Canadian Patent Claims to Medical Uses: Practice Notice Updates

The Canadian Intellectual Property Office (CIPO) has released a Practice Notice regarding the examination of patent claims which relate to medical uses.1 The Practice Notice supersedes earlier guidance from CIPO, and serves to reflect the recent judgment of the Federal Court in AbbVie Biotechnology Ltd. v. Canada (Attorney General) (AbbVie).2 In AbbVie, the Court determined that CIPO’s prior examination practice of claims relating to medical uses did not comply with existing jurisprudence and was not supported by the Patent Act. This new Practice Notice brings CIPO’s examination practice in line with the jurisprudence in light of the AbbVie decision.

What You Need To Know

  • Patent claims that would restrict a medical professional’s exercise of professional skill or judgment remain not patentable in Canada. For example, a claim where a range of dosages and/or a range of dosing intervals is an essential element is not patentable, because medical professionals must select a particular dose or dosing interval based on professional skill and judgment.
  • Claims narrowed to the use of a fixed dosage, a fixed dosage regimen, a particular patient sub-population, or a particular administration site may be patentable according to the new Practice Notice, if the claim does not prevent, interfere with, or require the exercise of a medical professional’s skill or judgment. For example, a claim that specifies as an essential element the use of fixed dosages, repeated at fixed intervals, may be patentable.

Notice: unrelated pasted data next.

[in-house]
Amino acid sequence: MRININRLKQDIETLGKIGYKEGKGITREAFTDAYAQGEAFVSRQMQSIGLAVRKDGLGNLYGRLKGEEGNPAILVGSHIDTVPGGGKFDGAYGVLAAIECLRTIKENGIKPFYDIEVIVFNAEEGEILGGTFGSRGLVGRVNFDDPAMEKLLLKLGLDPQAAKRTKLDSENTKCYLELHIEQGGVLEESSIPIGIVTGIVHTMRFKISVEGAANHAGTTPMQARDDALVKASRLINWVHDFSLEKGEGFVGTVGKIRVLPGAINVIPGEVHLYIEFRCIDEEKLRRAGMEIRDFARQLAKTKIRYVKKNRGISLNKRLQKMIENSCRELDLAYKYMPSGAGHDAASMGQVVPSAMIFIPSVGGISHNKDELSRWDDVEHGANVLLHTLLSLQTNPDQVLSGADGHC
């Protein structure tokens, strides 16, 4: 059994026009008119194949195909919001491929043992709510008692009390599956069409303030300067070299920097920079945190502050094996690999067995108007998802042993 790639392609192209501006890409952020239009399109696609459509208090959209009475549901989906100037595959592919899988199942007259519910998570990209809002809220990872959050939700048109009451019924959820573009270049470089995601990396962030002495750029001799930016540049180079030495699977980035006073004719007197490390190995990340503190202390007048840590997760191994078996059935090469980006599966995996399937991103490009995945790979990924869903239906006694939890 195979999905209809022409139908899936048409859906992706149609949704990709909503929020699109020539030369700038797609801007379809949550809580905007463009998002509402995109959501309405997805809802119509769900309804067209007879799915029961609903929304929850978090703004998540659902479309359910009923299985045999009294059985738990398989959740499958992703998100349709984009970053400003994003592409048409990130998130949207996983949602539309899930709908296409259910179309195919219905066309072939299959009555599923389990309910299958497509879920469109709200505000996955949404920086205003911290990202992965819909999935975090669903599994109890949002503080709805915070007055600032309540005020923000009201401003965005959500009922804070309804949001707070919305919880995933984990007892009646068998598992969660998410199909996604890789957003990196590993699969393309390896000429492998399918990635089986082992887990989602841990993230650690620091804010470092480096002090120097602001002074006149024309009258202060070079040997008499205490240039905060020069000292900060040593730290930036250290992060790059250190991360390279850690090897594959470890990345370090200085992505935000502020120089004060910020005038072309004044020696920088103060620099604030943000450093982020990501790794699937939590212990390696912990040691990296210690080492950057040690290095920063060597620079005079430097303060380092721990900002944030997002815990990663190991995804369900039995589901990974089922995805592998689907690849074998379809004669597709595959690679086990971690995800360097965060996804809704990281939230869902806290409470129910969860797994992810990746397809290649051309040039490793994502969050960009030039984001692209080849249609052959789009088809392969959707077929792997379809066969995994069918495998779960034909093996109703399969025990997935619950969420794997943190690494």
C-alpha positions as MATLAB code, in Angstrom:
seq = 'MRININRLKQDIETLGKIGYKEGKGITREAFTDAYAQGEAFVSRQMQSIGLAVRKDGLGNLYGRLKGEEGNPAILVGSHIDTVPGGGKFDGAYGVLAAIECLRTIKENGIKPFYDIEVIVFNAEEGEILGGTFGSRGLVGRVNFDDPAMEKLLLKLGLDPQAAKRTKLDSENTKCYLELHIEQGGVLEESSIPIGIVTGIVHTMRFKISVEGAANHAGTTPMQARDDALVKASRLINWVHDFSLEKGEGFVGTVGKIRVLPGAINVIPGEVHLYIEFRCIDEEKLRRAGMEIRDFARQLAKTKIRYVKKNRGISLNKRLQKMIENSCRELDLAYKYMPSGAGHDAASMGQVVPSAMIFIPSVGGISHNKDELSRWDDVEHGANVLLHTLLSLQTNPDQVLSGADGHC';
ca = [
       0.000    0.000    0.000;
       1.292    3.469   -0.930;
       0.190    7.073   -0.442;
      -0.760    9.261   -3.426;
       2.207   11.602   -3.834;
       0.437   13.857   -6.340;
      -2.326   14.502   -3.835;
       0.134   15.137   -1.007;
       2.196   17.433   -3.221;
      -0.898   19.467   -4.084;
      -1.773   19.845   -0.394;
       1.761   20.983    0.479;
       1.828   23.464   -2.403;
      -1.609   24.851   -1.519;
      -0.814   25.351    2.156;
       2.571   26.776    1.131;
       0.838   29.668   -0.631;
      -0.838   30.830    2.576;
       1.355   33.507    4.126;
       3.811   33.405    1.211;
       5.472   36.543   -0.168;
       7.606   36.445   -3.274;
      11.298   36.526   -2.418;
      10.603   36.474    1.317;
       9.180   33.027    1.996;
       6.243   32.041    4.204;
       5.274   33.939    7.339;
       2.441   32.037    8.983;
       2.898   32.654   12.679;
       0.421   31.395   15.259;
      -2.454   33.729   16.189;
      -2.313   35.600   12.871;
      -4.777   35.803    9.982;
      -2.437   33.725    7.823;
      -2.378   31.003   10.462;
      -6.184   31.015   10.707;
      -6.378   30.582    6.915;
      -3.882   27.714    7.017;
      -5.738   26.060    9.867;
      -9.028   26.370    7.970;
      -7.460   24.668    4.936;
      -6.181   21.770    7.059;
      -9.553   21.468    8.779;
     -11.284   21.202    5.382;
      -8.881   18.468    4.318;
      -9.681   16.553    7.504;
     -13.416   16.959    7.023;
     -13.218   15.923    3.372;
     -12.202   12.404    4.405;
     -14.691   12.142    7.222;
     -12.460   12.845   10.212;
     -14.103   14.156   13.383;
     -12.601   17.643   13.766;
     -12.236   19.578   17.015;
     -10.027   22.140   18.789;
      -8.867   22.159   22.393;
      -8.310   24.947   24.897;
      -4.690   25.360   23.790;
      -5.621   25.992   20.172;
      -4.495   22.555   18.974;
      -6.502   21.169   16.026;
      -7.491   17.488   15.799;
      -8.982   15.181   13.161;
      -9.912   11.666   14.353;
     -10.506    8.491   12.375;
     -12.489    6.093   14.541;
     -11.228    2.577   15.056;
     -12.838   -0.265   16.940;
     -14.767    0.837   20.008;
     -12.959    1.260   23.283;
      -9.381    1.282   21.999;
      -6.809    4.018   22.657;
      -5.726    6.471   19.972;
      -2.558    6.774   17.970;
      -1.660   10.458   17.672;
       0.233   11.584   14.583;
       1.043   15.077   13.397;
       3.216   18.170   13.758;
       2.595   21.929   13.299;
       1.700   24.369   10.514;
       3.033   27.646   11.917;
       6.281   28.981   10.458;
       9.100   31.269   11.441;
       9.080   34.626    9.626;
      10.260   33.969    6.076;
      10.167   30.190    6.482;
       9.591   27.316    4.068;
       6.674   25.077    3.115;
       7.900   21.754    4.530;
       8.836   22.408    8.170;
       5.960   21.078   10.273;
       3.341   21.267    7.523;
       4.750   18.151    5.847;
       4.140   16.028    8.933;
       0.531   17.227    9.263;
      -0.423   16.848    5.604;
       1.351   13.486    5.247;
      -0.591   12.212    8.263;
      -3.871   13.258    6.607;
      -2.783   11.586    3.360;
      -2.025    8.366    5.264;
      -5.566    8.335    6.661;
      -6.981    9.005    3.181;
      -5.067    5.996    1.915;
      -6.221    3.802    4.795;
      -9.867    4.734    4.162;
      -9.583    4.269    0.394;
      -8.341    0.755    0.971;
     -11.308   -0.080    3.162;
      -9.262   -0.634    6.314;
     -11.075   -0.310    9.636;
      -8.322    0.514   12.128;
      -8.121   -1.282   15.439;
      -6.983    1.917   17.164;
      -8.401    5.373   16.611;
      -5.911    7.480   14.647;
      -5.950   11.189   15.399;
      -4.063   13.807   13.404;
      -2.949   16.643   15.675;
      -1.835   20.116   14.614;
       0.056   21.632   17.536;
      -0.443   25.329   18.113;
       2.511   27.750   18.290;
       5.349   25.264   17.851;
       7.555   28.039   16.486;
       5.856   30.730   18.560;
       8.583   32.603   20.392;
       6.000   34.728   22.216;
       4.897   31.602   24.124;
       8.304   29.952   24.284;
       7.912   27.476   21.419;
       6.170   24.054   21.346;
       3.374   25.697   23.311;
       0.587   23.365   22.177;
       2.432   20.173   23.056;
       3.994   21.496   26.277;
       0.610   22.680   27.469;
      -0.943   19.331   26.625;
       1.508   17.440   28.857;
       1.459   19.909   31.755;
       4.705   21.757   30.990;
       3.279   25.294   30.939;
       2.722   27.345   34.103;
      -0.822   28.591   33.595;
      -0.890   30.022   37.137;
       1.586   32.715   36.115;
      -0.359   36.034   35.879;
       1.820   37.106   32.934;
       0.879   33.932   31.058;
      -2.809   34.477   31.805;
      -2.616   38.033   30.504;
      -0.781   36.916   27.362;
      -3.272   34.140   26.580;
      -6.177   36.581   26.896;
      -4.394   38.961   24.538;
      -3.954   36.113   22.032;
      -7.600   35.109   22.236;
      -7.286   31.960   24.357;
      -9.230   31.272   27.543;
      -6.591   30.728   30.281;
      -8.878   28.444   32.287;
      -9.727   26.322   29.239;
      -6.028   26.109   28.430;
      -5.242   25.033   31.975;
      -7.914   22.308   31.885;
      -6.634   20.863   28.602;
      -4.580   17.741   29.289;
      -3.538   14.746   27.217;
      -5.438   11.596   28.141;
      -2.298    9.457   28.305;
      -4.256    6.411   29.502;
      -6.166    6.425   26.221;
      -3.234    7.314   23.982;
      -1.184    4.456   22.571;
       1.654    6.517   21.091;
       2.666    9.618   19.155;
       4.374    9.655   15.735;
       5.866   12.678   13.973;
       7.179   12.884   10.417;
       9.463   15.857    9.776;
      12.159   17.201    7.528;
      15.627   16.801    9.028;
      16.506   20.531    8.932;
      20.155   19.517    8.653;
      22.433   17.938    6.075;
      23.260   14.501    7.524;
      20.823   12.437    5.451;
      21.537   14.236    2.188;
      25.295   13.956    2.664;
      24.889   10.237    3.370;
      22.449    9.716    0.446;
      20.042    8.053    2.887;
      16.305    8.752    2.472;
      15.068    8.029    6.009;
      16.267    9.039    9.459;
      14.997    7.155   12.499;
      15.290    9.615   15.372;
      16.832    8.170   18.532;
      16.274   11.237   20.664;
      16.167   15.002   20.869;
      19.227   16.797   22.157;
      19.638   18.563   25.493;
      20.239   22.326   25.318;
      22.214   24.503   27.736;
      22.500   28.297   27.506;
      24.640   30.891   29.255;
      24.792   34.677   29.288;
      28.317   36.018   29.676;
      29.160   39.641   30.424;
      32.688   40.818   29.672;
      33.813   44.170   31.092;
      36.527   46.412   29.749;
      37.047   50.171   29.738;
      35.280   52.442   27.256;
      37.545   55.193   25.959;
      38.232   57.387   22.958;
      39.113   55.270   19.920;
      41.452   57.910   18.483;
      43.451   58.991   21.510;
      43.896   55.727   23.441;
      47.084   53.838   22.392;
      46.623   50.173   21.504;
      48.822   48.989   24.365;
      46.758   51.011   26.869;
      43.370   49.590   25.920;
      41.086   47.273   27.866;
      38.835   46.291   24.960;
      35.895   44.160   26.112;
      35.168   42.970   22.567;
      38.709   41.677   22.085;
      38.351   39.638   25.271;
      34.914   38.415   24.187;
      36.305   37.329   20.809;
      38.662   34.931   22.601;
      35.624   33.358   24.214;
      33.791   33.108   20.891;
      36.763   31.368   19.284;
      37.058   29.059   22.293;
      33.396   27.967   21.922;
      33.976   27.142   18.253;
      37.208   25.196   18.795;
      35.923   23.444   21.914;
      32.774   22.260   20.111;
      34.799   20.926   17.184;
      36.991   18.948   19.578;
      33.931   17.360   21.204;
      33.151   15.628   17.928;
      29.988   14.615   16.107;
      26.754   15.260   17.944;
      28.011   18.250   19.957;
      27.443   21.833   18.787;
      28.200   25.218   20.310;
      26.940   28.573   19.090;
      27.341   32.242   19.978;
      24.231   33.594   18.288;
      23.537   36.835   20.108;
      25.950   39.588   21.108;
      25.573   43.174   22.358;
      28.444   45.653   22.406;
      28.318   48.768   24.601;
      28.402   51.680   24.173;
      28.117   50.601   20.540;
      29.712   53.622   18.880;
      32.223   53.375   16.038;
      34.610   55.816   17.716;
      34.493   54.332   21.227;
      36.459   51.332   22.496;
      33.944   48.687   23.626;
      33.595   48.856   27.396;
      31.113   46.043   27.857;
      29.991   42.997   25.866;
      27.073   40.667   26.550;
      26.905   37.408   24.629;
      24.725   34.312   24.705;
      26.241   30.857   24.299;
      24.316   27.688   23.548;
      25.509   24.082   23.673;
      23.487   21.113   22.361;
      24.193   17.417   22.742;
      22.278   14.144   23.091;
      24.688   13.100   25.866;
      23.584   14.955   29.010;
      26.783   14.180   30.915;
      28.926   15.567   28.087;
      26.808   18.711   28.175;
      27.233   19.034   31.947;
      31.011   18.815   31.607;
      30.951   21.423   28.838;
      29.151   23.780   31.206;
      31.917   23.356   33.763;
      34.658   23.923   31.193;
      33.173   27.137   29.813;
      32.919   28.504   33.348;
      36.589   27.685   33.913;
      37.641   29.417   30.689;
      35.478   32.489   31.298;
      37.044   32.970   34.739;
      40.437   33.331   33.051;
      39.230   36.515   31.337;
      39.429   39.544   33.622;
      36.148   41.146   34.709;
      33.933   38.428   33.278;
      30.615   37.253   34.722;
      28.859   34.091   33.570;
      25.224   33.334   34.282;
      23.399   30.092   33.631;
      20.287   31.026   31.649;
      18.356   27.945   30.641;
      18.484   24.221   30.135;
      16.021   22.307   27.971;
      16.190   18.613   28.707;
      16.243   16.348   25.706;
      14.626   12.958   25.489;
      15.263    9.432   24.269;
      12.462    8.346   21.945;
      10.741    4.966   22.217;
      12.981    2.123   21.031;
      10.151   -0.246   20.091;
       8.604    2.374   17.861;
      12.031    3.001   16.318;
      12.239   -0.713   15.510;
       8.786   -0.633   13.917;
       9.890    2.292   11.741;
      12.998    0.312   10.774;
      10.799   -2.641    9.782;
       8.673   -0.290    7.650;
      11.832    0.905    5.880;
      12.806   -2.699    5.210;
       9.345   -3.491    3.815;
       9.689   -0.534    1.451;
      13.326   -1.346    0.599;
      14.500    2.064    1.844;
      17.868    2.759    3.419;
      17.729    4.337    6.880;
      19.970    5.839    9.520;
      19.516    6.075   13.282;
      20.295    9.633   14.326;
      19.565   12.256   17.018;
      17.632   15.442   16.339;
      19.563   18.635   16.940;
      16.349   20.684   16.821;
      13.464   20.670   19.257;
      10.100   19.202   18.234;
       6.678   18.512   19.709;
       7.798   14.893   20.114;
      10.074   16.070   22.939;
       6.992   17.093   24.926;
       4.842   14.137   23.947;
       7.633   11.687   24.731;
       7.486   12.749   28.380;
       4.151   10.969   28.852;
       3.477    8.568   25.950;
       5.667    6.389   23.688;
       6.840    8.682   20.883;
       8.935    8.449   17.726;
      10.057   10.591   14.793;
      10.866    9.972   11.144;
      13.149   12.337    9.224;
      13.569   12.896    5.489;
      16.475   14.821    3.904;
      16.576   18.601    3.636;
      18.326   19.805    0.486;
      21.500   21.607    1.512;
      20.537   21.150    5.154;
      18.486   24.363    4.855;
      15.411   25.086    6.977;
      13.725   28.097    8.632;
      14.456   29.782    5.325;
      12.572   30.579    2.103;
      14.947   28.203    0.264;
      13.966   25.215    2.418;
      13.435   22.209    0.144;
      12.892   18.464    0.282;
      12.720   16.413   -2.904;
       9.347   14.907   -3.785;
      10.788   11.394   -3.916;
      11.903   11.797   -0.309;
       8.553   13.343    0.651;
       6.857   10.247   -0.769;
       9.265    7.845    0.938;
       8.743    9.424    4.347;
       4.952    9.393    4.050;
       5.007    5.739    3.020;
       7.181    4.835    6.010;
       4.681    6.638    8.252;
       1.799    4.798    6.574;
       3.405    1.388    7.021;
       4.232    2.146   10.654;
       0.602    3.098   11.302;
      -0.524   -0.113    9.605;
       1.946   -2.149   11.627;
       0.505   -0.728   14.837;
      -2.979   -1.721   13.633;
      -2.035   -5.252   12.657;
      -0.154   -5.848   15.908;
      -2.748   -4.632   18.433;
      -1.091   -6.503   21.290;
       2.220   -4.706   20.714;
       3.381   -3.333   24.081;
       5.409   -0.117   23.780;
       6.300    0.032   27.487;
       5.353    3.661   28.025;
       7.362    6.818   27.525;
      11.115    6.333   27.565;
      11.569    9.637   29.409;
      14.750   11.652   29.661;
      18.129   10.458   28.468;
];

• Claims that include, as non-essential elements, dosage regimens involving ranges of either dosages or dosing intervals, may be patentable. For example, a dosage range may not render unpatentable a claim relating to a new chemical compounds or a new medical use of a previously known compound.

Background: CIPO’s Approach and AbbVie

It has been well established in Canada that patent claims restricting the exercise of a physician’s professional judgment and discretion in treating patients are not patentable subject matter under the definition of "invention" in section 2 of the Patent Act. Prior to AbbVie, CIPO considered claims reciting a dosage regimen comprising a fixed dosage plus a dosing interval, or a range of doses or intervals to fall within the purview of medical discretion, and therefore to be not patentable subject matter. In AbbVie, the Court determined that certain claims related to dosage regimens may be patentable, if no professional judgment or discretion were claimed. The Court determined that claims specifying a fixed dosage amount or dosage interval would not engage the professional judgment of a physician and are as such patentable.

The fixed dosage regimen in AbbVie involved a novel and unobvious regimen applied to a known drug substance for a known indication. Examples of the application of CIPO’s prior approach to examination of medical use claims emphasized that in the case of a new compound or a new use of a known compound, dosing regimens comprising ranges would be patentable, on the basis that the solution of the invention is a new compound or new use. Accordingly, it is likely that the new Practice Notice, and the prohibition on dosage regimens involving ranges, will be restricted to examination of claims relating to previously known uses of known compounds.


1 PN 2015-01:

2 AbbVie Biotechnology Ltd. v. Canada (Attorney General), 2014 FC 1251.

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